Women in Afghanistan: targeted by Taliban sweeping off the hard earned rights

targeted by taliban sweeping off the hard earned rights

targeted by taliban sweeping off the hard earned rights

Afghanistan Afghanistan – The past year end has been a nightmare for people of Afghanistan, more so for the women. Since August when the Taliban seized power of the nation, it has been offensively enforcing group’s fundamentalist approach of Islam on people. Against the earlier promises of treading along a more moderate path, the Taliban is rapidly imposing new series of restrictions that target freedom, rights and liberties of Afghani women who have earned them through past two decades of activism, struggle.

After al-Qaeda attacked United States in 2001, the then President of US George W. Bush invaded Afghanistan that was hub of the terrorist organization. According to the Bush administration, war on terrorism in Afghanistan was “also a fight for women’s rights and dignity.” This brought suffering of Afghani women to the world’s centerstage and opened the gates to international funds and aid that helped NGO’s and social programs that worked for women’s lives in the country. The once impossible under Taliban regime was now a possibility – women were out chasing their dreams, participating in public life, gaining education and speaking out. This was however, only true in urban areas while the rural countryside still was suffering ground for women – night raids, displacement and airstrikes haunted the lives.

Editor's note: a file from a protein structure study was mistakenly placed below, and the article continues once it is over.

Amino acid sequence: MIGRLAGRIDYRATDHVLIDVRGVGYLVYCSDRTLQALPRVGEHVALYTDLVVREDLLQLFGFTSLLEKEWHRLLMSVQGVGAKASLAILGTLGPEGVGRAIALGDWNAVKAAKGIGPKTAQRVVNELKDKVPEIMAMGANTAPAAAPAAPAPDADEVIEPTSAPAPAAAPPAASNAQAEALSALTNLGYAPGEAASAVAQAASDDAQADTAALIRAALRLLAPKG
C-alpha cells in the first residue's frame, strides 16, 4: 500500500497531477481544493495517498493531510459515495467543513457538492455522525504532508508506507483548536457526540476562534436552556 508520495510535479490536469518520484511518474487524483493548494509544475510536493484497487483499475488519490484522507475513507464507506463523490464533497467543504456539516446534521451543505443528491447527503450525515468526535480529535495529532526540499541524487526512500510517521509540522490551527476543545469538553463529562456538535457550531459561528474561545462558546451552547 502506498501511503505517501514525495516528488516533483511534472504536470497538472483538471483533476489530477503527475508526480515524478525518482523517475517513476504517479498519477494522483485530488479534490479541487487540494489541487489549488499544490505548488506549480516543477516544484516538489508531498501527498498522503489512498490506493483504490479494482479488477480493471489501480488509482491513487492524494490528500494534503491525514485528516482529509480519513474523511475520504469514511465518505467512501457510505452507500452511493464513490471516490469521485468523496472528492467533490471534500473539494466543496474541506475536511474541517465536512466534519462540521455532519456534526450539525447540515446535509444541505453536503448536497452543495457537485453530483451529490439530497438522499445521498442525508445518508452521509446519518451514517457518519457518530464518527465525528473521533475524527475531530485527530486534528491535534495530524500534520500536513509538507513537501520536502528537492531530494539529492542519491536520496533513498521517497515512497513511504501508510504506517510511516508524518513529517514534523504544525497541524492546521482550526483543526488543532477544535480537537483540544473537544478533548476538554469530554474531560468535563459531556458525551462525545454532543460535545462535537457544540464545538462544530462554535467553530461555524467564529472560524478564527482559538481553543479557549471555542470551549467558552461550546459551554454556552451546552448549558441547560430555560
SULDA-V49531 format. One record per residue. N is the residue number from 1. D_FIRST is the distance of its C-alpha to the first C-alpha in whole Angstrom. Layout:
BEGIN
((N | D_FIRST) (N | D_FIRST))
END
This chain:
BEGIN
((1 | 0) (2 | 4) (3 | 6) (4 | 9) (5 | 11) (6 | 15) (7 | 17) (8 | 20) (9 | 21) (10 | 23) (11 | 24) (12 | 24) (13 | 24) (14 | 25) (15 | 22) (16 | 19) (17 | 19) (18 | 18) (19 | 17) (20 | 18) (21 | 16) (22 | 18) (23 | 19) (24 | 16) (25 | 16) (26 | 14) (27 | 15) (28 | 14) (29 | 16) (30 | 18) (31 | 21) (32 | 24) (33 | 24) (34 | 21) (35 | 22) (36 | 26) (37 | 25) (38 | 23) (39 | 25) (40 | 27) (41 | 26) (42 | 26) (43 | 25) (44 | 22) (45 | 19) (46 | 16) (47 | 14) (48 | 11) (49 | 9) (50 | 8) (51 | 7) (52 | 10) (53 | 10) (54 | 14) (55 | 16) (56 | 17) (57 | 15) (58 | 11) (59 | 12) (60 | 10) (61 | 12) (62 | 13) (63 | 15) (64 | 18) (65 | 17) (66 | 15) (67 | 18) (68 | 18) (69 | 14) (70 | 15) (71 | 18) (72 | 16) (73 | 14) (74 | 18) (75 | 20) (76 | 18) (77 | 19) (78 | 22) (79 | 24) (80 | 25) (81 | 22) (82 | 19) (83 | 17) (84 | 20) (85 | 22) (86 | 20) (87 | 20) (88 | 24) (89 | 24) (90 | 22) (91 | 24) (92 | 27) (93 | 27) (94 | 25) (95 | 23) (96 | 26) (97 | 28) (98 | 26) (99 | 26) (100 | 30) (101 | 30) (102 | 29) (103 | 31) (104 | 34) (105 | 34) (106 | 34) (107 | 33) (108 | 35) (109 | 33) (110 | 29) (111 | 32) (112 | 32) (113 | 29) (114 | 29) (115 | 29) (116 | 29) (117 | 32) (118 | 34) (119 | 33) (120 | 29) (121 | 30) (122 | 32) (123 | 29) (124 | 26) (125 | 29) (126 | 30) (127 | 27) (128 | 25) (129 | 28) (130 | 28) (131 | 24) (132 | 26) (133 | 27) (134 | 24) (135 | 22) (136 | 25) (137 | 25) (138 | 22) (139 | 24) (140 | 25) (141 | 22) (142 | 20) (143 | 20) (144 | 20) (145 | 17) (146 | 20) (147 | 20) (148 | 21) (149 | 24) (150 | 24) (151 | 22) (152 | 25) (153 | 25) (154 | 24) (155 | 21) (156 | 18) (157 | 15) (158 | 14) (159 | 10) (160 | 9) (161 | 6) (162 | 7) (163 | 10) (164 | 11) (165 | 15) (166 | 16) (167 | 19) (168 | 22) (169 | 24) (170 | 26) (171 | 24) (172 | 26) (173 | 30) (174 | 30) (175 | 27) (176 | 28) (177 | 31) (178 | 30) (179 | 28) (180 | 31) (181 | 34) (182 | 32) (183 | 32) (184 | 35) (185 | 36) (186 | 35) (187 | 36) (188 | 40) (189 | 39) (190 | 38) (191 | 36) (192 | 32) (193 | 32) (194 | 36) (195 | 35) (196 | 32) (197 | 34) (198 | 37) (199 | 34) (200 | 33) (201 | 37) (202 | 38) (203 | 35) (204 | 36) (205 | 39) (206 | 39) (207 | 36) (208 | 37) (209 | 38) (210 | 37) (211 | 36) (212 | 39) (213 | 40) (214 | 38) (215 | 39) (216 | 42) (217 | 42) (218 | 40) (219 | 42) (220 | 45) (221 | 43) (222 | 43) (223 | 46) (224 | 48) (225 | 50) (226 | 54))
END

Since the Taliban takeover, new rules are imposed but they are still linked to past. Women have to burqa, though not mandatorily, many do so out of fear of being targeted. The group has spearheaded restrictions targeting urban and middle class women. Markets are bustling but are flooded with Taliban fighters patrolling the streets. Simple freedoms for women, like salons and retails have been shuttered down under Taliban rule. Posters and banners with women have been pasted upon or removed.

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Education has been the most targeted area. Girls are banned from attending co-ed schools. This is a slight reprise from earlier rule that completely prohibited females from obtaining education. Still the rules regarding education for girls is unclear under Taliban regime. But it has been announced by education minister in Taliban regime that for women to attain education it would be under gender segregation with mandatory Islamic dress code for universities. Women have been banned from playing sports as well.

Under a new law effective since December 26, women are now prohibited from traveling without a male relative for more than 72 kilometers distance. It is now illegal for drivers to give ride to women traveling alone under direction of The Taliban Ministry for Propagation of Virtue and the Prevention of Vice. A Human Rights Watch member said that this decree targets women and prevents them from “being able to depart if they are facing domestic violence.”

Similarly, in November Taliban imposed a ban on women from appearing in movies and TV shows. Female journalists and TV presenters have been ordered to wear headscarves.

Women are continuously being eliminated from workplaces since Taliban takeover. Women accounted for 20% of the country’s workforce in 2020, according to UN Development Program (UNDP) report in December, with a growing number running small businesses. This all looks in jeopardy as extreme decrees continue to strike women’s rights in Afghanistan under Taliban regime.

Senior Reporter

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